First Off, the US Air Force is looking to base bombers and tankers in Australia:
While I hear there are still difficult details to be ironed out, the United States and Australia appear close to agreeing to regularly fly strategic bombers and airborne tankers from Darwin and Tindal air base in Australia.
Gen. Lori Robinson, the commander of Pacific Air Forces, told reporters at a Defense Writers Group breakfast this morning that no decisions had been yet about which bombers would operate from Australia. Robinson’s predecessor, Gen. Hawk Carlisle, first mentioned the possibility that bombers would rotate to and from Australia in July 2013.
The talks with Australia have gone on for some time. David Shear, assistant defense secretary for Asian and Pacific affairs, told the Senate Foreign Relations Committee in May that the U.S. planned to send B-1 bombers to Australia. He clearly jumped the gun a bit as Australian officials were quick to say, not so fast. As with the agreement for US Marines to train and rotate in and out of Darwin, the two sides have yet to work out all the details. I hear Australia is unhappy that the US wants them to pick up a substantial portion of the bill to pay for our troops while they’re there.
“We’re in the process of deciding on timing of when that will happen,” Robinson said this morning. “So final timing hasn’t happened as we are working our way through all of that.”
Currently, B-1s, B-2s and B-52s rotate in and out of Guam for Pacific presence operations. Should the US also be able to maintain bombers, at least for routine issues, that would mark a major increase in US regional flexibility. (Warships benefit even more from being based near their area of operations).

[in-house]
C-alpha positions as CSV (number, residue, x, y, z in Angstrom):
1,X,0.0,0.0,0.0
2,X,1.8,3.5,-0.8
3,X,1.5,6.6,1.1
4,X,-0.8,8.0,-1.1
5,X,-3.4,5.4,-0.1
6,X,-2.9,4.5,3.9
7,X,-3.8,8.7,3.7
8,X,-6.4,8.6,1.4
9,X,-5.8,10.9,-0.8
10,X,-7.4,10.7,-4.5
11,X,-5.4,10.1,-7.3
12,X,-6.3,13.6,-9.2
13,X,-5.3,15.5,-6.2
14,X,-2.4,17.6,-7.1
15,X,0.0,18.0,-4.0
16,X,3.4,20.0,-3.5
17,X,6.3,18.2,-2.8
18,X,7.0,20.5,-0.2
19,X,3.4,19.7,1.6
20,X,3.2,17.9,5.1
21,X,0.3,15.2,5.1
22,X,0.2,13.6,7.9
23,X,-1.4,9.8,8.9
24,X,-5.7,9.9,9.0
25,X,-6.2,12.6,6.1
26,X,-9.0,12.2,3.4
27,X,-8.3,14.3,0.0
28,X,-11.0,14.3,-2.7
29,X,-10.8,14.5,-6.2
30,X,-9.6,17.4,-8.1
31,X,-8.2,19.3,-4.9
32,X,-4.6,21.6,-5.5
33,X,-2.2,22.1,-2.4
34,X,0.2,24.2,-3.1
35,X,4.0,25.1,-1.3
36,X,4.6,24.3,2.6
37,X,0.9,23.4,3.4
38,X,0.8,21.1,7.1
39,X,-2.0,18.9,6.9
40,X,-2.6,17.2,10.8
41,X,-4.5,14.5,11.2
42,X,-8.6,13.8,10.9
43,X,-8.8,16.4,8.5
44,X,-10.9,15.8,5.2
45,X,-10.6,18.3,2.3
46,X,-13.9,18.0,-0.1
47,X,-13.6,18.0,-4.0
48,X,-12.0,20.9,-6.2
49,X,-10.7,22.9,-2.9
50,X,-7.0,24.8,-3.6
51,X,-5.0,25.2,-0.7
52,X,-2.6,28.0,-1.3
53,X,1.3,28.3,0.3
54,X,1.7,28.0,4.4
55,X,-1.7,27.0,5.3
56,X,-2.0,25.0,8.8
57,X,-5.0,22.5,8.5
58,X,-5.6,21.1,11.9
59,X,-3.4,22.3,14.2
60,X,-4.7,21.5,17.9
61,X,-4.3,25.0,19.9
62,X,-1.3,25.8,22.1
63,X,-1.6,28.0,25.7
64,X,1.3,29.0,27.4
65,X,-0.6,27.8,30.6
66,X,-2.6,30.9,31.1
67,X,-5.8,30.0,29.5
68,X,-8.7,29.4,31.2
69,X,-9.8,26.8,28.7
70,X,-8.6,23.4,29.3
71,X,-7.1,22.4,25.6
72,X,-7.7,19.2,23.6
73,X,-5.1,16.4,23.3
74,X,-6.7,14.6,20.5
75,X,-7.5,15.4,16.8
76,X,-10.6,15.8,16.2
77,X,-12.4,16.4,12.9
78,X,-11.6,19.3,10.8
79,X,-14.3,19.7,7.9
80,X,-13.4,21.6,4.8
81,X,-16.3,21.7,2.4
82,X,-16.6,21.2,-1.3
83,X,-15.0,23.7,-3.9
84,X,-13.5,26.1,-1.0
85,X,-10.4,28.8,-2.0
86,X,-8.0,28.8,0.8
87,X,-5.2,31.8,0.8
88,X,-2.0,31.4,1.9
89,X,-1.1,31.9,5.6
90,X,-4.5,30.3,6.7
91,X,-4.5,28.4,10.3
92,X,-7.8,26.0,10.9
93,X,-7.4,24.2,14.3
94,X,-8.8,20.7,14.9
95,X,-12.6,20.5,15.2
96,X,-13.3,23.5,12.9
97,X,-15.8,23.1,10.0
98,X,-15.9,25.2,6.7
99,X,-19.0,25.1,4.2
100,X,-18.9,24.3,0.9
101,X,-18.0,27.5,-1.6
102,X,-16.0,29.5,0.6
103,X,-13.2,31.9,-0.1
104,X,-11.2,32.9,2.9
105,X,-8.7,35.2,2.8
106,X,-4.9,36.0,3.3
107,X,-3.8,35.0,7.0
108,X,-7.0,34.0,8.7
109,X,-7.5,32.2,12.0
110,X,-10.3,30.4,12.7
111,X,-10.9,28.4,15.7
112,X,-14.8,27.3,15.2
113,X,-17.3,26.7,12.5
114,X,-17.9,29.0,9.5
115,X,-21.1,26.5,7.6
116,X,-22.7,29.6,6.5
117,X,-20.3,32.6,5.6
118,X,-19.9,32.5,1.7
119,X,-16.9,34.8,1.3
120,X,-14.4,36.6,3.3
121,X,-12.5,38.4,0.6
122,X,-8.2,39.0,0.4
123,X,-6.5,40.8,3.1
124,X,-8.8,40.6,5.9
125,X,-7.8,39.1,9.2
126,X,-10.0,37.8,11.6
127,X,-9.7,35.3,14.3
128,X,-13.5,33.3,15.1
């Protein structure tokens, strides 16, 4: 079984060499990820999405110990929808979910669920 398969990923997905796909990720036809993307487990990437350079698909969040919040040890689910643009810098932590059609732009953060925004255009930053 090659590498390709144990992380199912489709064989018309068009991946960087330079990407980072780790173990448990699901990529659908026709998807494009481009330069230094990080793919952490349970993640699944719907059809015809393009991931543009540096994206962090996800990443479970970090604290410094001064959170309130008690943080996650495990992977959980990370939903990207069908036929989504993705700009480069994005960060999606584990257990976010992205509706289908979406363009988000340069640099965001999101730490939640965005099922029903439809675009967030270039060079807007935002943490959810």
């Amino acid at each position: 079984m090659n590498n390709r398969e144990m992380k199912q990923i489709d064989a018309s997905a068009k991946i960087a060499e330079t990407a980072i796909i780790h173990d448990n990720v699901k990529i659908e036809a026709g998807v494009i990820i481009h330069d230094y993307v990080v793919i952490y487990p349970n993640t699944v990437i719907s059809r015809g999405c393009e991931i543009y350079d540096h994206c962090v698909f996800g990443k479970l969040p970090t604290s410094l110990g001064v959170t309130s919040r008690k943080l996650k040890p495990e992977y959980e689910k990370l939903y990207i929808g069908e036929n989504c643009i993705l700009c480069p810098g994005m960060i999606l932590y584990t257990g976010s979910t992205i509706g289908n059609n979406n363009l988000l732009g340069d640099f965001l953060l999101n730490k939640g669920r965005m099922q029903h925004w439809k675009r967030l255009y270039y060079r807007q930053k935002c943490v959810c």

The US Air Force (USAF) is studying options for new bomber and tanker aircraft rotations through Australia, according to a senior US military official.
The United States has reached an agreement with Australia on a "force posture initiative", General Lori Robinson, commander of the USAF's Pacific Air Forces (PACAF), said during a 18 November Defense Writers' Group breakfast in Washington, DC.
"The idea is much like what we do in Guam - rotation of tankers and bombers to do training and working with Australian allies … as well as training our pilots and aircrew - to help them understand the vastness of that region," said Gen Robinson.
The bombers and tankers would rotate through Australia's RAAF Base Tindal, but details about numbers of aircraft and timings are still being negotiated. "So that's all part of the conversations that we're having now," she added.
The new Northrop Grumman Long-Range Strike Bomber (LRS-B) could also be involved in that effort once it is deployed, the general said.
Advocates of the Long Range Strike Bomber are stating the total bombers made ought to be boosted from 80/100 to 200:
Lawmakers and analysts renewed calls Wednesday for the Pentagon to build significantly more next-generation bombers than currently planned, arguing that the Air Force needs a fleet of 200 advanced bombers to project power in a more dangerous world.
In study released today by the Mitchell Institute for Aerospace Studies, retired Lt. Gen. Michael Moeller made the case for the Pentagon to procure a modernized bomber force of 200 aircraft by 2045.
“America desperately needs to rebuild its bomber force, starting with the [Long Range Strike Bomber] and then moving forward,” Moeller said. “100 new bombers, the analysis finds, is not enough.”
The Air Force plans to buy 80-100 LRS-Bs to replace the service’s aging B-1 and B-52 bombers, a number many advocates have decried as insufficient. The 100 LRS-Bs, plus the 20 existing stealth B-2 bombers, will not be enough to meet future threats, Moeller argued.
“Limiting production of the new bomber, LRS-B, to 100 airframes would severely decrease the options available to national decision-makers during times of crisis or periods of instability,” Moeller wrote in the study. “A modernized bomber force of 200 aircraft will sustain America’s asymmetric advantage in long-range precision strike for decades to come.”